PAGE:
The primary selection technique that I used throughout my analysis was best subset selection. This is a selection technique that easily allows statisticians to visualize different models by showing the ideal combination of variables that results in the highest adjusted R2. I created separate models for each platform.
IV. Results and analysis
In general, the results-oriented variables were not significant when modeling engagement rate. This includes variables such as the number of Twitter retweets, Facebook reactions, and Instagram comments. The majority of the other variables that were related to the actual content of the post and the account itself, such as the content type, the like count, and the follower interaction rate were all significant. I aimed to maximize R2 while keeping the model small and simple.
The two variables that I focused on were the binary variables I created, “rookies” and “playoffTeam”. The following table summarizes the results of my findings:
It is interesting to note that of the three platforms, the Twitter model had the highest adjusted R2, while the Facebook model had the lowest adjusted R2. I am not as surprised that Facebook was the lowest because there seems to be such a wide variety of content on Facebook and with the current trends in social media, I would venture to guess that Facebook followings are not as loyal as Twitter and Instagram followings for the teams.
The other surprising thing I saw were the negative coefficients on rookies for both Instagram and Facebook. This would mean that on average, we expect teams with big-name rookies to have slightly lower engagement rates on these two platforms compared to teams who were not designated as having a headline rookie. This seems counter-intuitive; however, these negative coefficients are extremely small, which is reassuring. Although I continued trying to rework the model to see if I could find a scenario in which the variable had a positive effect, I was unable to do so. I boiled my conclusions down to three likely explanations:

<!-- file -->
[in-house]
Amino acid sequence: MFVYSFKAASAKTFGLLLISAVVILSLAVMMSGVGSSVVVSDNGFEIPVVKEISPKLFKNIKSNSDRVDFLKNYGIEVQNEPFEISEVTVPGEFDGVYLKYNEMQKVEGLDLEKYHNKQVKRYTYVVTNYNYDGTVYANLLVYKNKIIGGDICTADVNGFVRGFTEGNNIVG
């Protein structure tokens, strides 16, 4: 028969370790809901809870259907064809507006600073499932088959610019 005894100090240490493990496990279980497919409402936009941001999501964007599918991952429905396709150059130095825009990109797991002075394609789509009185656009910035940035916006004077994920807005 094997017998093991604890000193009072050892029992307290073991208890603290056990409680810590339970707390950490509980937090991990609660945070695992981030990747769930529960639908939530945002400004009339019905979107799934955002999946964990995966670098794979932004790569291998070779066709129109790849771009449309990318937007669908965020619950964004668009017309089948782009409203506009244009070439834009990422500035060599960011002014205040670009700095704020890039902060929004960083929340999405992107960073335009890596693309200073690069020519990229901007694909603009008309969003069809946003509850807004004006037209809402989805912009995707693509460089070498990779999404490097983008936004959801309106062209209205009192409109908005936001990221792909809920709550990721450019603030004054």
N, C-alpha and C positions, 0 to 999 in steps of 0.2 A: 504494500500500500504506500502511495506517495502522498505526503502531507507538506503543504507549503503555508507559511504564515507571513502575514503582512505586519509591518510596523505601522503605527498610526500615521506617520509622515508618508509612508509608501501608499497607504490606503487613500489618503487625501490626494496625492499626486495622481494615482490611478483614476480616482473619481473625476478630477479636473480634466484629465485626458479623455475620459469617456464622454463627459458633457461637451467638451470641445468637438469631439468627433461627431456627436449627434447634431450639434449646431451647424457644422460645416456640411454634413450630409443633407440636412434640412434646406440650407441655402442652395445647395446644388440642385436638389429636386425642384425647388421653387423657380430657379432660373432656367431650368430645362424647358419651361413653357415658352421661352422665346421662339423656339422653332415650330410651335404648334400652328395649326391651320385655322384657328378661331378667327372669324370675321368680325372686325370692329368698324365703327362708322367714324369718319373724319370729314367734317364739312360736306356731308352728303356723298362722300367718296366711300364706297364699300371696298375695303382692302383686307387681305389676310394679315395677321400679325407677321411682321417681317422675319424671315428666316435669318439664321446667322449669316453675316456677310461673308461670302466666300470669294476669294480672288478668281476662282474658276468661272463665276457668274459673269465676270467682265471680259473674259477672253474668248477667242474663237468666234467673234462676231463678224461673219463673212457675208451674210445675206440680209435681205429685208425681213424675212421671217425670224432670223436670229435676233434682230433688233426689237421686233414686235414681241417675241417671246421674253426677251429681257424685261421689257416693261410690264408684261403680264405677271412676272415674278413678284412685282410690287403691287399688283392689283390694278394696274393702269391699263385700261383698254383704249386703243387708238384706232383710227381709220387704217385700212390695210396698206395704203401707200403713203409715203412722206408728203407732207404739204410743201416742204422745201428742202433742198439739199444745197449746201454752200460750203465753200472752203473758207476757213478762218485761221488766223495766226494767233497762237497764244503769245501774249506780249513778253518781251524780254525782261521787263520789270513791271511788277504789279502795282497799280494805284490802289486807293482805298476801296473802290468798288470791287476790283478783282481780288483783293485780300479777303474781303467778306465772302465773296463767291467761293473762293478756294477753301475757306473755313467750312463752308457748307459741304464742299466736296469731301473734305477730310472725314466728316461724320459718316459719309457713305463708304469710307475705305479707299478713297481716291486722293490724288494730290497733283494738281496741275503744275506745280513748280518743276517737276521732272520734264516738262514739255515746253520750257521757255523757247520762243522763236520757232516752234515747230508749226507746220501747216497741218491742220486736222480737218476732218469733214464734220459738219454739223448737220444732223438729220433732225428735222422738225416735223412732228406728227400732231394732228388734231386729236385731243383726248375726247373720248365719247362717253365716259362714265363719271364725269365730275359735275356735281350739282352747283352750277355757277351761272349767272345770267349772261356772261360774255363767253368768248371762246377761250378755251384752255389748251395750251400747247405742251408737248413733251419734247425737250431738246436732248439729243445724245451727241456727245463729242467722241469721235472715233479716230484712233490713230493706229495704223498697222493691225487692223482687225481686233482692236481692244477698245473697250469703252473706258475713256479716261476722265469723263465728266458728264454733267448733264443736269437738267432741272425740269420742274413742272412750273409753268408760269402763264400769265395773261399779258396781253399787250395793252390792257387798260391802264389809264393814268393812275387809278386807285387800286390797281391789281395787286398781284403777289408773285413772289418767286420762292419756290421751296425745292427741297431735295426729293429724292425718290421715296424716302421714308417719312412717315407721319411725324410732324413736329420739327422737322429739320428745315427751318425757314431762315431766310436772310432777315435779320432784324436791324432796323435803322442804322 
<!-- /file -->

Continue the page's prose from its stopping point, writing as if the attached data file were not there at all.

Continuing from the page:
- The rookie variable may have been highly correlated with other variables in the model.
- There may not have been any relationship at all between the rookie variable and engagement rate, in which case we can essentially ignore the coefficient.
- Teams with notable rookies may have significantly increased their content quantity, thus diluting median engagement rates
These graphs confirm the second of the three theories: that the presence of a big-name rookie on a team doesn’t affect the engagement rate of a team’s posts all that much, and there is likely no relationship between the rookie variable and engagement rate. To further confirm this theory, I tested how the models would change when the rookie variable is removed from the models. I found that the coefficients on the playoff team indicators barely change, i.e., the model is essentially the same with and without the rookie variable. When I think about what kind of content goes on Facebook, it tends to be more long-form content and highlights from games – content that is not as conducive to showcasing the success of a rookie. In contrast, on Twitter there is much more of an audience for calling out an individual player’s stats and accomplishments, so it makes logical sense that we would expect the presence of a rookie to increase a team’s engagement rates slightly on this platform.
The largest effect I found in my models was that of playoff teams on Instagram. Playoff teams are not only playing deeper into the season, they also have more content to pull from as there is a whole arsenal of playoff content, stats, hype-up videos, and player stories that teams can utilize. This effect is about 11.6 times the effect on Twitter and about 3.3 times the effect on Facebook, which is in part due to Instagram’s already higher engagement rates (see Figure 1) but also may indicate that fans are more engaged on Instagram than Twitter or Facebook during the playoffs.